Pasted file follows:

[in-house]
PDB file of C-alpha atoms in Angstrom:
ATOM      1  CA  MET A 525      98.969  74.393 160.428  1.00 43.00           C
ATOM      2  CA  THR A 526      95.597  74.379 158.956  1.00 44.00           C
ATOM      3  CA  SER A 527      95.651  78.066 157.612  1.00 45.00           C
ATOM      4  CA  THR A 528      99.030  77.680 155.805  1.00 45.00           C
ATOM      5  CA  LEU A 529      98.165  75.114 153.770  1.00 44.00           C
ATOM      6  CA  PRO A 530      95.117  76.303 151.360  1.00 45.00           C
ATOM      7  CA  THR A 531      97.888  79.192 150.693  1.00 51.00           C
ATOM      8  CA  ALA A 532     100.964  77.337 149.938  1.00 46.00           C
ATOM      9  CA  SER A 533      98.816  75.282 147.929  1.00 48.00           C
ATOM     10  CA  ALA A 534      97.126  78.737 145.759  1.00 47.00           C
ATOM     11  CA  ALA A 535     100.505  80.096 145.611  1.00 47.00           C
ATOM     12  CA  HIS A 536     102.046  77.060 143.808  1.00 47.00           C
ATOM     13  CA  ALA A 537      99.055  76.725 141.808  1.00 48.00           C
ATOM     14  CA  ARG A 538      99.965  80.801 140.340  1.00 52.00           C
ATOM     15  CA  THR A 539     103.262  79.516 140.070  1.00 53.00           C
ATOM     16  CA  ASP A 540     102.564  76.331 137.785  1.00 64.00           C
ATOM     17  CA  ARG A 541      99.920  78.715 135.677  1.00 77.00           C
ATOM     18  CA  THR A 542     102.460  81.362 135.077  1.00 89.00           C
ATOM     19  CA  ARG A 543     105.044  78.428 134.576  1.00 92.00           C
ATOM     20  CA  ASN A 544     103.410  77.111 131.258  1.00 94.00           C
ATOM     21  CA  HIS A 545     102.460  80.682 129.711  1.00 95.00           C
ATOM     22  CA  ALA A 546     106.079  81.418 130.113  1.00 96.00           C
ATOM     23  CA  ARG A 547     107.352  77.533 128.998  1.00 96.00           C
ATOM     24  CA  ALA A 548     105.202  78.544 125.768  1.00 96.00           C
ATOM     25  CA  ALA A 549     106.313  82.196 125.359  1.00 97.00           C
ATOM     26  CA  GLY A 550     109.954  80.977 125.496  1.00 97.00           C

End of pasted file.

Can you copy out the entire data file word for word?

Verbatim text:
[in-house]
PDB file of C-alpha atoms in Angstrom:
ATOM      1  CA  MET A 525      98.969  74.393 160.428  1.00 43.00           C
ATOM      2  CA  THR A 526      95.597  74.379 158.956  1.00 44.00           C
ATOM      3  CA  SER A 527      95.651  78.066 157.612  1.00 45.00           C
ATOM      4  CA  THR A 528      99.030  77.680 155.805  1.00 45.00           C
ATOM      5  CA  LEU A 529      98.165  75.114 153.770  1.00 44.00           C
ATOM      6  CA  PRO A 530      95.117  76.303 151.360  1.00 45.00           C
ATOM      7  CA  THR A 531      97.888  79.192 150.693  1.00 51.00           C
ATOM      8  CA  ALA A 532     100.964  77.337 149.938  1.00 46.00           C
ATOM      9  CA  SER A 533      98.816  75.282 147.929  1.00 48.00           C
ATOM     10  CA  ALA A 534      97.126  78.737 145.759  1.00 47.00           C
ATOM     11  CA  ALA A 535     100.505  80.096 145.611  1.00 47.00           C
ATOM     12  CA  HIS A 536     102.046  77.060 143.808  1.00 47.00           C
ATOM     13  CA  ALA A 537      99.055  76.725 141.808  1.00 48.00           C
ATOM     14  CA  ARG A 538      99.965  80.801 140.340  1.00 52.00           C
ATOM     15  CA  THR A 539     103.262  79.516 140.070  1.00 53.00           C
ATOM     16  CA  ASP A 540     102.564  76.331 137.785  1.00 64.00           C
ATOM     17  CA  ARG A 541      99.920  78.715 135.677  1.00 77.00           C
ATOM     18  CA  THR A 542     102.460  81.362 135.077  1.00 89.00           C
ATOM     19  CA  ARG A 543     105.044  78.428 134.576  1.00 92.00           C
ATOM     20  CA  ASN A 544     103.410  77.111 131.258  1.00 94.00           C
ATOM     21  CA  HIS A 545     102.460  80.682 129.711  1.00 95.00           C
ATOM     22  CA  ALA A 546     106.079  81.418 130.113  1.00 96.00           C
ATOM     23  CA  ARG A 547     107.352  77.533 128.998  1.00 96.00           C
ATOM     24  CA  ALA A 548     105.202  78.544 125.768  1.00 96.00           C
ATOM     25  CA  ALA A 549     106.313  82.196 125.359  1.00 97.00           C
ATOM     26  CA  GLY A 550     109.954  80.977 125.496  1.00 97.00           C